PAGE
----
This is one way of ending a film, buy repeating the beginning, albeit with a difference. This is by the way often how Hasse Ekman ends his films.
The reason I'm writing about endings is that David Bordwell brought it up as a topic at the already mentioned SCSMI conference in Roanoke. The question was how do we know that a film is ending? He told about a young girl he was watching Snow White (1937) with, and in the last scene she shouted "More!", even before it was actually over and the words "The End" were seen. Bordwell's question was "How did she know the film was over?".
I'm not going to go deep in the cognitive science part of the question, but it's interesting to note that there are different ways to end a film, and I think that it would be possible to list a set number of endings, let's say 10, and that almost all films will have an ending that is related to one of these 10. And in order to answer the question, we need to look at these different types of endings and see if they all signal clearly that this is indeed "the end", as does Snow White. It would also be interesting to interpret the various types of endings and see what they tell us about the films and/or the filmmakers philosophical and ideological outlook.
I haven't done enough research on this so I'm not in a position to list all possible endings, but I can give some examples. We've established two ending patterns already in this blog post, the, let's call it, "circular ending", which links the first and the last scene, and the, let's call it the "classical ending" from Snow White. (If you haven't seen the following films and don't want to know how they end, then read carefully...)
A third pattern are the more "modernist" ending, where the films often doesn't really have an ending, but just fades out in a critical moment, or, as in the end of Antonioni's L'eclisse (1962), shows a series of shots of empty streets and buildings. The endings of many films by Howard Hawks also have these "modernist" endings. The Big Sleep (1946), arguably Hawks's most narratively daring film, ends with Marlowe and Vivian Rutledge (Bogart and Bacall) waiting together in a darkened room for the police to arrive, and neither they nor we know what's going to happen when the police does arrive.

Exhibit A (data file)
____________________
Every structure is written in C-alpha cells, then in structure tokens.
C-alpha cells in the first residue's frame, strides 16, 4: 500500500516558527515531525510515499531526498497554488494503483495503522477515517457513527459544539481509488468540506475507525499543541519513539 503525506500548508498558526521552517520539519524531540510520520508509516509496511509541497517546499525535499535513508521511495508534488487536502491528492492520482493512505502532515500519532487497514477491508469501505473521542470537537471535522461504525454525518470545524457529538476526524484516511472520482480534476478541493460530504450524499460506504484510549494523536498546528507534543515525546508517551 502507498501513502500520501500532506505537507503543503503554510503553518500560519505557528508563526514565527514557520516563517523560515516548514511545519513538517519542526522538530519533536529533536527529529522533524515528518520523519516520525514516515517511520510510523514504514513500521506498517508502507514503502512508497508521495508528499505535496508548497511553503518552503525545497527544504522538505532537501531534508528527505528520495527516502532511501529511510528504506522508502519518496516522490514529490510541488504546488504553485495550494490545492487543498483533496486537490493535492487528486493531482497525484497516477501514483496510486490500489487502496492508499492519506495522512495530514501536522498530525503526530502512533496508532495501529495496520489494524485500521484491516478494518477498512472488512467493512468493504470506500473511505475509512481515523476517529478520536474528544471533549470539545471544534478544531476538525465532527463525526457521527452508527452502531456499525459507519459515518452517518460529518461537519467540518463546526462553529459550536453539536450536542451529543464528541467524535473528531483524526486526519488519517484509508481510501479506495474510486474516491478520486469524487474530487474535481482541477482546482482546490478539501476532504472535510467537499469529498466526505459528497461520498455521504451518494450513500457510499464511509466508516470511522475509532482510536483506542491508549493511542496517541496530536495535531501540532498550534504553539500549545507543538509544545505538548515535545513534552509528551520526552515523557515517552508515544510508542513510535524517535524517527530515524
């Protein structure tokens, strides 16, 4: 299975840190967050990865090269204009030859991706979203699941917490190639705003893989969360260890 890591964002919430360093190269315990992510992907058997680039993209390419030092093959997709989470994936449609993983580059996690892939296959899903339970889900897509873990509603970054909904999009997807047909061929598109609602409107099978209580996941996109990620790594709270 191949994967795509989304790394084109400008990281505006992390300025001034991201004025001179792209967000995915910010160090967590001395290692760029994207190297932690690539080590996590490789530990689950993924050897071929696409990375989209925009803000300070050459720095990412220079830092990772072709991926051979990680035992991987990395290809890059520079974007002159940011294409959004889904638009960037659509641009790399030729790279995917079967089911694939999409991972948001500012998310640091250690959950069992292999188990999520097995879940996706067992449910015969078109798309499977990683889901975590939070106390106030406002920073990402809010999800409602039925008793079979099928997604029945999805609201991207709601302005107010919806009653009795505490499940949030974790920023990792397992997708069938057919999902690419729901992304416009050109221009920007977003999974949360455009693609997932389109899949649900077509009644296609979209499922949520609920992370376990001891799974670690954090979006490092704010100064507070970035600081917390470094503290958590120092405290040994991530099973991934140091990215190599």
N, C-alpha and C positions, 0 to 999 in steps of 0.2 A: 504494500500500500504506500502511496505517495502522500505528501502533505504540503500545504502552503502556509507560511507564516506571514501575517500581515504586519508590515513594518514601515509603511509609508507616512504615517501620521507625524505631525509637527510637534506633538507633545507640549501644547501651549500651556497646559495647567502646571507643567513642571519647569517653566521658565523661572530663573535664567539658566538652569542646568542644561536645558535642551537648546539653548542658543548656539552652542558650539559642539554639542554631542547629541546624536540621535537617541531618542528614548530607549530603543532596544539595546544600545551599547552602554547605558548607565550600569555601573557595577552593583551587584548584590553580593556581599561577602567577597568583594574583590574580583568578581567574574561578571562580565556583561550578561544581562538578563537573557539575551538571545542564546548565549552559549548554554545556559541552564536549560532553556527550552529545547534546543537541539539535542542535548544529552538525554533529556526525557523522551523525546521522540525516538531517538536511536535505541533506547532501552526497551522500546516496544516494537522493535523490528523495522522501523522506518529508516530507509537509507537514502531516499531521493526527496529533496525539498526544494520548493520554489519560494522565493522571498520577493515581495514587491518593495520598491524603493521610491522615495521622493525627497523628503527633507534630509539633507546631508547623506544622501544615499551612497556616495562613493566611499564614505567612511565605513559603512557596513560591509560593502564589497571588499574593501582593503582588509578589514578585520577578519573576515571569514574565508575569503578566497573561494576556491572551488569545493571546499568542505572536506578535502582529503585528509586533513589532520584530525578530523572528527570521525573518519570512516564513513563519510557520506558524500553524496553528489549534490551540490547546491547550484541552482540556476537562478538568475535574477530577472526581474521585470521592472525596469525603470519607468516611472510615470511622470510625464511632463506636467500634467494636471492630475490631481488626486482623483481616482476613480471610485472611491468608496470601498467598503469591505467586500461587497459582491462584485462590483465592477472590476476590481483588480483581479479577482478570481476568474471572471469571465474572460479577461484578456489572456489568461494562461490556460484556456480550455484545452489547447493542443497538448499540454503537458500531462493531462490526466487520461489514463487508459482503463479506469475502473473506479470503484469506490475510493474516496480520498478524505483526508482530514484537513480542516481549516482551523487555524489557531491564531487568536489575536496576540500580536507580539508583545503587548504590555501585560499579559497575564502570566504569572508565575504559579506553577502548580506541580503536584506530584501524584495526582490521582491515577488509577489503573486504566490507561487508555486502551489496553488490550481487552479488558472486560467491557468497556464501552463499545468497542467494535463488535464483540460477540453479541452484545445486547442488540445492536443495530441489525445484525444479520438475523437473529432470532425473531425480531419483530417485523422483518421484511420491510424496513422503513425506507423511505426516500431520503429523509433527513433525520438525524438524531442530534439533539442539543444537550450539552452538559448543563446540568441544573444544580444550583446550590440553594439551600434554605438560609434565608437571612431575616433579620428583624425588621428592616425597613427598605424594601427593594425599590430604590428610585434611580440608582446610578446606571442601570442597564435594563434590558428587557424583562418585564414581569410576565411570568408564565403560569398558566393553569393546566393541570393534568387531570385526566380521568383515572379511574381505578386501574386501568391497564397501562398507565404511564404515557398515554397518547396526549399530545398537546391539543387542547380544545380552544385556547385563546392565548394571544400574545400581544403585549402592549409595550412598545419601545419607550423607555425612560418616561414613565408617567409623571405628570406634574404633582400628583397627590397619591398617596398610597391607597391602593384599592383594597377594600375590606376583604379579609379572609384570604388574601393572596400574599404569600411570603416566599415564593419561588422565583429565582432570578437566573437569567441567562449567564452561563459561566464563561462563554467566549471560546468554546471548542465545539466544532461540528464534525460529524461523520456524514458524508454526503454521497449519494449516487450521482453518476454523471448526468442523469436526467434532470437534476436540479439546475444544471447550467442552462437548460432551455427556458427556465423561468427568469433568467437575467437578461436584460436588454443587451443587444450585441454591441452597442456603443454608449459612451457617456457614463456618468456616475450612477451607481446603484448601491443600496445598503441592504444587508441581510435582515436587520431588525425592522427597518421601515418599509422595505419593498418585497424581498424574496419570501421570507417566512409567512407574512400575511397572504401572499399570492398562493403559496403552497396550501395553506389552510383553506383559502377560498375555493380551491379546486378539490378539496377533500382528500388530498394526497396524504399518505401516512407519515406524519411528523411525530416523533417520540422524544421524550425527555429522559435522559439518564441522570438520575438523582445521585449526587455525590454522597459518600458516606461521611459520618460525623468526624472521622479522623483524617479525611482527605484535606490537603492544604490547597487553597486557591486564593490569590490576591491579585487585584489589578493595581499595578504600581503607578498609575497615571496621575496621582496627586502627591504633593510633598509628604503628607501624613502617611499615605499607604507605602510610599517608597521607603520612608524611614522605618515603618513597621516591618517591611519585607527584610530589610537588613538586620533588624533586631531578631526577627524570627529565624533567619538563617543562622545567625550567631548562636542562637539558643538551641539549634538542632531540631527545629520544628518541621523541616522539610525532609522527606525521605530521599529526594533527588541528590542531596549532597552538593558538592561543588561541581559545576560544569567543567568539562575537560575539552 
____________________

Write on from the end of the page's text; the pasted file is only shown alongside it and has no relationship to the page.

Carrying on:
A fourth ending is the sudden and abrupt one, which even when we've seen it might leave us dangling. "What? That's it?" Like The Candidate (1972), the brilliant political drama with Robert Redford as a candidate for the senate. He runs, not to win, because nobody expects him to, but for more let's say political reasons. But in the end he does win after all, and he leaves the celebration and goes in to his dressing room. An aide follows him, and the candidate turns to him and says "What do we do now?". "The End".
It's clear already that sometimes endings are easy to spot, sometimes they're not. I just watched the second film in the Lord of the Ring-series, The Two Towers (2002) and there were several times I thought the end was near, due to the use of music, dialogue and editing patterns, but it didn't come. It's importance here that what I was expecting wasn't a definitive ending, but just a fadeout, because I knew it was only the second instalment in a trilogy, and the end of a film which is to be followed by another film continuing the story, is usually done in yet another different way. A fadeout I eventually got, but only after a much longer time then I'd thought. It's difficult to explain in a few words what I mean by the special "the end is near"-feeling, but it's likely that you've already experienced the effect. See also the second (or fifth if you like) Star Wars-film The Empire Strikes Back (1980) for the same thing.
So, the research around endings will continue, but first a side note.
At Dave Kehr's blog there was a debate last week about "spoiler alerts" and whether or not it's OK to reveal the endings in comments and reviews. Jonathan Rosenbaum has also written on the subject. For some, the very idea that people don't want to know the ending before having seen the film was somehow almost offensive. Those that do not want to know the ending, it was said, are apparently not interested in style and atmosphere, but somehow shallow and should be ridiculed. But that's just arrogant if you ask me. Most people do after all enjoy watching the story unfold, and being surprised and amused by it, and there's of course nothing wrong with that. It doesn't mean that they're not interested in anything else. It's only common decency to warn (or ask permission) before revealing how a film ends.
One of the arguments was that there's to much emphasis on plot and story in film criticism and reviewing, and very little attention is paid to style. This is something I very much agree with, and something I find annoying. As I've said before, the story and the plot is only one part of the film, perhaps half of it, and not talking about the rest is just lazy. Cinematography, music, art direction, editing and so on needs to be given its dues as well.